On behalf of the OutCenter of Southwest Michigan’s Board, staff and many volunteers, we send our many sympathies and condolences to the family of Supreme Court Justice Ruth Bader Ginsburg. It would seem she gave it all to survive as long as she could on behalf of so many people.

Our hearts ache with her passing as she was an amazing woman, judge, human, and ally to LGBTQ+ people and our families. We listened and read so intently of her support to and dissent of decisions regarding our right to marry and for protection against employment discrimination.

We also feel she understood the increased negative outcomes on marginalized people and their families and took these things into mighty consideration as she spoke about women’s rights, unconscious bias, and voters’ rights.

Just as buildings in California have a greater need to be earthquake proofed, places, where there is greater racial polarization in voting, have a greater need for prophylactic measures to prevent purposeful race discrimination.

Ruth Bader Ginsberg in 2013 regarding the Voting Rights Act

Her thoughtful consideration of those who were to be impacted most by pending decisions is a testament to her compassion and her opinions. Her precise, complex, and compassionate use of language – a testament to her commitment to justice and to changing hearts and minds. We can only surmise the impacts of her influence among her peers.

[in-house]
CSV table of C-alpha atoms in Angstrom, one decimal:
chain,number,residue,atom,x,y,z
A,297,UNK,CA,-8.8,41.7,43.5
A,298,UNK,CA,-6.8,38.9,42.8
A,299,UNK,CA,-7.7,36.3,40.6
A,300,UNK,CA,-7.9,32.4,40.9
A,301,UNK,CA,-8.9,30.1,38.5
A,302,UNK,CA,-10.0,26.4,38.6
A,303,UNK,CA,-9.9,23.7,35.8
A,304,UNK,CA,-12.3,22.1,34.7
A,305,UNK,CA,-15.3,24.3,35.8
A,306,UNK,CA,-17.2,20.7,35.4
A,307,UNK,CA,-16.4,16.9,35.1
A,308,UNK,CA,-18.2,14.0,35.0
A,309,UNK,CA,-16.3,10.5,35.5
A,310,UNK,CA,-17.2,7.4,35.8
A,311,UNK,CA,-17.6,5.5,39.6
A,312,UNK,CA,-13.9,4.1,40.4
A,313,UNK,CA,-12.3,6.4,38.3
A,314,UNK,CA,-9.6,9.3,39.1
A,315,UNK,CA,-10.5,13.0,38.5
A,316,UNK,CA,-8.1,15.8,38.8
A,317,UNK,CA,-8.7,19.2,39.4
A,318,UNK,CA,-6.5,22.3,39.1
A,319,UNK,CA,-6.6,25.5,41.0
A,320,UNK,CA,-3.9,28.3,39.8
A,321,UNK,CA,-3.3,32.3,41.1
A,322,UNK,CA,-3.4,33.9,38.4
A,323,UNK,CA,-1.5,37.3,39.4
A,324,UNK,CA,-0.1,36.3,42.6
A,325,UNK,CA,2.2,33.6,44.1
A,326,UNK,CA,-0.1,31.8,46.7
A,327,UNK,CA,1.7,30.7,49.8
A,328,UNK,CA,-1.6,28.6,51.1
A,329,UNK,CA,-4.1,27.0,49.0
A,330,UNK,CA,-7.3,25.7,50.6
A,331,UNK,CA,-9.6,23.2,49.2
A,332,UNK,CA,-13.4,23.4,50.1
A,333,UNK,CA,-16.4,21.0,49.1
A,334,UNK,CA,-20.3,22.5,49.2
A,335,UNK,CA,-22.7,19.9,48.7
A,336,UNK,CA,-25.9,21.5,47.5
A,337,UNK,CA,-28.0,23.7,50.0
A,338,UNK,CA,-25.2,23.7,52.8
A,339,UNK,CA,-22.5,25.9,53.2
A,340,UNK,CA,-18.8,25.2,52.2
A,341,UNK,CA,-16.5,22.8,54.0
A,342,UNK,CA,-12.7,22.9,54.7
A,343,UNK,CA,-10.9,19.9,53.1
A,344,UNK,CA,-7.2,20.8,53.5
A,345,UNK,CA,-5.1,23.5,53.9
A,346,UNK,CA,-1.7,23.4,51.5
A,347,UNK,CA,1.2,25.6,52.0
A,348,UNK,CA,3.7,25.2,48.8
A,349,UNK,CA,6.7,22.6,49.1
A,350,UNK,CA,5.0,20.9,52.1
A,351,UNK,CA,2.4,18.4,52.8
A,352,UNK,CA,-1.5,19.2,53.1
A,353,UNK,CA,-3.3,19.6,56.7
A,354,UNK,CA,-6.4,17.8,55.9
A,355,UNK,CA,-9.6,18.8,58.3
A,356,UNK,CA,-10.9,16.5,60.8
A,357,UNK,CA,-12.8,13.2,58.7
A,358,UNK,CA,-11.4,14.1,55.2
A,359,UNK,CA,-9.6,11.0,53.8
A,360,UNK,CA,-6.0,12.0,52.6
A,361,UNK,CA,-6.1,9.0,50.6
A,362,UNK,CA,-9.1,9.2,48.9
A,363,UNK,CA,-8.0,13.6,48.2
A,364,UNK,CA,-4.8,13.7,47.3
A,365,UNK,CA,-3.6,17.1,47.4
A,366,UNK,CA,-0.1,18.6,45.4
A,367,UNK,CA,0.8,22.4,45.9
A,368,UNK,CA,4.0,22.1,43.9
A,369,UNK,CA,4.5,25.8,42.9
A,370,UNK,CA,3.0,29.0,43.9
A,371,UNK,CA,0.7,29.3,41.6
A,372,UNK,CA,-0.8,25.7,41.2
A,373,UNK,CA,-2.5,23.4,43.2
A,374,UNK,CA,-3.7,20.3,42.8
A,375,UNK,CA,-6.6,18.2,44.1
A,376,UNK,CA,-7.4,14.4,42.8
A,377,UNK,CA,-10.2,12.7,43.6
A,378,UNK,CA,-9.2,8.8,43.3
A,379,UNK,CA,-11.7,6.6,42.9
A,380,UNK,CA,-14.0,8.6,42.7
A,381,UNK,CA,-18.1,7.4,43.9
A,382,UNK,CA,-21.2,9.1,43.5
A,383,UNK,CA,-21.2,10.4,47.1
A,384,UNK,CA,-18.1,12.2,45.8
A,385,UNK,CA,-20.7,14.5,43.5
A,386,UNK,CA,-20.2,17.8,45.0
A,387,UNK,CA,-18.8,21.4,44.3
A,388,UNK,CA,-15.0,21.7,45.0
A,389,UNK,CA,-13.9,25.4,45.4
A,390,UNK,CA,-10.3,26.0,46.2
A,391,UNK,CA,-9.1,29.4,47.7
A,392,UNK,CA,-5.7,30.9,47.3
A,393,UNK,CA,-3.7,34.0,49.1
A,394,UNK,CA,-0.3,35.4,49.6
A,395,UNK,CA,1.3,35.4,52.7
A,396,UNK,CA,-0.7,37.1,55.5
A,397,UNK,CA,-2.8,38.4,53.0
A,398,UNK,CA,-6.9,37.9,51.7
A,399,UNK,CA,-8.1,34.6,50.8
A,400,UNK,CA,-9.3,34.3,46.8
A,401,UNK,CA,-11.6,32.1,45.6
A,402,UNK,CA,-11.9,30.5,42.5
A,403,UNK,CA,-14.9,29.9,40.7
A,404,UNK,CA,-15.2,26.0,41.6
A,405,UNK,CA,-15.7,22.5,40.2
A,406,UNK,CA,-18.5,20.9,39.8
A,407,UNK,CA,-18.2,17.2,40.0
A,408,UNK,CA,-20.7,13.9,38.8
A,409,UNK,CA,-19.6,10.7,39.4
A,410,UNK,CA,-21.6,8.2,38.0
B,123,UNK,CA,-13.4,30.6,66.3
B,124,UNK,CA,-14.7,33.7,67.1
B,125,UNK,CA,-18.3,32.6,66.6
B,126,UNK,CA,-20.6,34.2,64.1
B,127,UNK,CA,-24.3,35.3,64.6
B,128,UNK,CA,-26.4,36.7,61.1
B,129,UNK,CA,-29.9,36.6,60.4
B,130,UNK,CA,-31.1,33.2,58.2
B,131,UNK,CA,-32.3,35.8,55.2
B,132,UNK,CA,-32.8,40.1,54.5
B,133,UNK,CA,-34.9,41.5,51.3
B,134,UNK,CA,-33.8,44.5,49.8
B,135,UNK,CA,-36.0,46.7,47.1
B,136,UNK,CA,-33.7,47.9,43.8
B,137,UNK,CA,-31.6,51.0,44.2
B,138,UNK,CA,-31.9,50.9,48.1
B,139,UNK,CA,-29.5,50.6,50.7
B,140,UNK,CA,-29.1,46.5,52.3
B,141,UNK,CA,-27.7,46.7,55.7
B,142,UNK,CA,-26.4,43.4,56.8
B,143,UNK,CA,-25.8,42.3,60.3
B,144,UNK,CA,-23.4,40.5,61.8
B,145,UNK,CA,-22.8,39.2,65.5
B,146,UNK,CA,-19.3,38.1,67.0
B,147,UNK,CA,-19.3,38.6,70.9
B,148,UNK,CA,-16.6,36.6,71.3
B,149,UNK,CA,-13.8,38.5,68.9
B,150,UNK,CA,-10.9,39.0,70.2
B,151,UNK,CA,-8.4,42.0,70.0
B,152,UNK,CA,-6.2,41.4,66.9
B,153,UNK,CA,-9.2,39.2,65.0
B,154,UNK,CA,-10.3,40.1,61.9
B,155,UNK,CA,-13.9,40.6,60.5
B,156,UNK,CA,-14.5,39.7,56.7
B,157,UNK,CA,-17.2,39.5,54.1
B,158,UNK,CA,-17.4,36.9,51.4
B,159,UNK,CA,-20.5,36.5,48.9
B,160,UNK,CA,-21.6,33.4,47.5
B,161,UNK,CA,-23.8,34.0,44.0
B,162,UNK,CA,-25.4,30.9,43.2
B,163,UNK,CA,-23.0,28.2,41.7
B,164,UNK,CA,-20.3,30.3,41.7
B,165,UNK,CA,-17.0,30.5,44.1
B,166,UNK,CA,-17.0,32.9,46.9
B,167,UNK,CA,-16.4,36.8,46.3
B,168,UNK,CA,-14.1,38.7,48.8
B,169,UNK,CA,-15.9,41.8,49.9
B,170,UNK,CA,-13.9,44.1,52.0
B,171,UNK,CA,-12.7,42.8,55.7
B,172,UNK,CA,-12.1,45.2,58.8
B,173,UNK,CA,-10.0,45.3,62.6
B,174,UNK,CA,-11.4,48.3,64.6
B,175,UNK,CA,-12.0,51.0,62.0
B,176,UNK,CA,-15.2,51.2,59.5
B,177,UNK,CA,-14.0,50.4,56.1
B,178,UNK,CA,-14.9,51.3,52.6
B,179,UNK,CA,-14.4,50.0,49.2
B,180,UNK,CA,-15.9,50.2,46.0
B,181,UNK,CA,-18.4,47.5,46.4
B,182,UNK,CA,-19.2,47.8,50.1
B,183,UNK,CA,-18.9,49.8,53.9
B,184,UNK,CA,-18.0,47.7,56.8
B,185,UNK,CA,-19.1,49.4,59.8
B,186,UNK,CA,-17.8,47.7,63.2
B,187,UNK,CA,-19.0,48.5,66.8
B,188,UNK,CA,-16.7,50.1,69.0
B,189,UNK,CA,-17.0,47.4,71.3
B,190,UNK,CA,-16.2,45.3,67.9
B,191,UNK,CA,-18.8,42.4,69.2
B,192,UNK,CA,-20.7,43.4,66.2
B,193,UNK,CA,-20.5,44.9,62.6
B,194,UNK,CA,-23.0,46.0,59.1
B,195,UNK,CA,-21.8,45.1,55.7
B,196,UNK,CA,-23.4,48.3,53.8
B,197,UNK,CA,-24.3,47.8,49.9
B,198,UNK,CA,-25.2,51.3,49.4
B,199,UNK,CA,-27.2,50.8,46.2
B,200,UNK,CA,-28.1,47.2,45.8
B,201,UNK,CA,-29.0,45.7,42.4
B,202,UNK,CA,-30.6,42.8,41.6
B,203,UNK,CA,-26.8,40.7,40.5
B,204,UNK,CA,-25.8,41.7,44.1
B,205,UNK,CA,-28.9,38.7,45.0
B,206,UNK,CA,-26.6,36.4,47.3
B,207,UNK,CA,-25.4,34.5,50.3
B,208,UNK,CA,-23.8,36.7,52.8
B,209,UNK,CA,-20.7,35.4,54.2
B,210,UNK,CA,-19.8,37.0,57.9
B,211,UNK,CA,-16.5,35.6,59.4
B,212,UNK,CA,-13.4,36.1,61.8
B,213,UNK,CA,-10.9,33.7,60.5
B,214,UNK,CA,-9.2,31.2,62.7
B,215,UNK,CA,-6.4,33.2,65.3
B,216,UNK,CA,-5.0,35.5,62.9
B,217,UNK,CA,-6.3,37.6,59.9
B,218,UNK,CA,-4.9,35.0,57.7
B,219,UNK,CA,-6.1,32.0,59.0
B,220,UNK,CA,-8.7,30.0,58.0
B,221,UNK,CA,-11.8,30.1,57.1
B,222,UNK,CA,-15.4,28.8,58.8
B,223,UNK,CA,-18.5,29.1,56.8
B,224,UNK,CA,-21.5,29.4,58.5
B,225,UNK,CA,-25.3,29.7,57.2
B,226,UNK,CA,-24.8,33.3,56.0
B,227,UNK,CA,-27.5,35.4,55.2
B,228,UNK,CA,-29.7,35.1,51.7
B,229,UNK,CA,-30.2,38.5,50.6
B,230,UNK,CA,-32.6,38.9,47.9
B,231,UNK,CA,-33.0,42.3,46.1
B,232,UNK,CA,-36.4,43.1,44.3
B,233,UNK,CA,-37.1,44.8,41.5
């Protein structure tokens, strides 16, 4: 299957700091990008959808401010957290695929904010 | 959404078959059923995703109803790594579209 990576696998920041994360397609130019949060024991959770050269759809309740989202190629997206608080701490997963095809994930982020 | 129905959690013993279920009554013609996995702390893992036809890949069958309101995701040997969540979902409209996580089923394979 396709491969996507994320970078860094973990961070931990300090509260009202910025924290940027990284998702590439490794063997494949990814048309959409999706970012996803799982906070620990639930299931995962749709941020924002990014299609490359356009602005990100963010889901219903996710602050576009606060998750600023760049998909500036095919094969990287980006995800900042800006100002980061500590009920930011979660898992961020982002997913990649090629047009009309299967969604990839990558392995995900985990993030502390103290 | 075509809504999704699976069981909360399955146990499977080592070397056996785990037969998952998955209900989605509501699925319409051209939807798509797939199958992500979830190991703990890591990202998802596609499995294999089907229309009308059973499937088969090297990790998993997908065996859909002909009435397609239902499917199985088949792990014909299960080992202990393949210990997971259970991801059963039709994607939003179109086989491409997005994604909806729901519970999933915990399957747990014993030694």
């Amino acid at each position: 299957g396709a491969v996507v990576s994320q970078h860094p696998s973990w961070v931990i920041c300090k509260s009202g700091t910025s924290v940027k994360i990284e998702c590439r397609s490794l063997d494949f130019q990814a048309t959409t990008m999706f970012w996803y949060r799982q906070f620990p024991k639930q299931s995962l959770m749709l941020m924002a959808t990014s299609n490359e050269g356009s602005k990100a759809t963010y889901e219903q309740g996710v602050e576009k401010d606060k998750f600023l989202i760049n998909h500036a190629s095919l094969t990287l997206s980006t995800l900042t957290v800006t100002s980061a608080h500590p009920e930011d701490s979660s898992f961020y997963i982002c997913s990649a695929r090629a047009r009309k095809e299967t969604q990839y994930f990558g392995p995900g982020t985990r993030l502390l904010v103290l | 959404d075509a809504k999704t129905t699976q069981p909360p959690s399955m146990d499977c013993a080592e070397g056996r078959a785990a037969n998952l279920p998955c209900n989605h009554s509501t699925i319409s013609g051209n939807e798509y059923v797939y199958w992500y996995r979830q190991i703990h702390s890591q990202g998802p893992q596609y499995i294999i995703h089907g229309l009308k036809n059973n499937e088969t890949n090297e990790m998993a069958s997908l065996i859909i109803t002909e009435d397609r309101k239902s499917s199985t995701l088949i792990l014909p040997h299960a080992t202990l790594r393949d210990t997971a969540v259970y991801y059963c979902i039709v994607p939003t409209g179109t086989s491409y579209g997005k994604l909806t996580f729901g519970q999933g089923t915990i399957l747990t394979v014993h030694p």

While we all must take the time to grieve the passing of this most amazing woman (despite the haste in which things are moving, leaving us precious little time to grieve), we must remember that we, too, have the power to be compassionate, educate others and enact change at the voting booth on behalf of those most vulnerable in our country. 

The OutCenter of Southwest Michigan urges everyone to carry on her work to ensure that our democracy not only lives to see another day, but continues to evolve.

May her memory be the basis of our revolution; our need for immediate and lasting changes – changes that prioritize the most vulnerable, embrace equity, and chart out a path to a return to civility. So today we will grieve and then we will rise again, and carry on her legacy and commitment to the true meaning of “liberty and justice for all.”

Well, I would say that we are not experiencing the best of times; but there’s hope in seeing how the public is reacting to it. There is a reason to hope that we will see a better day.

Ruth Bader Ginsberg in 2017 regarding the Trump Administration

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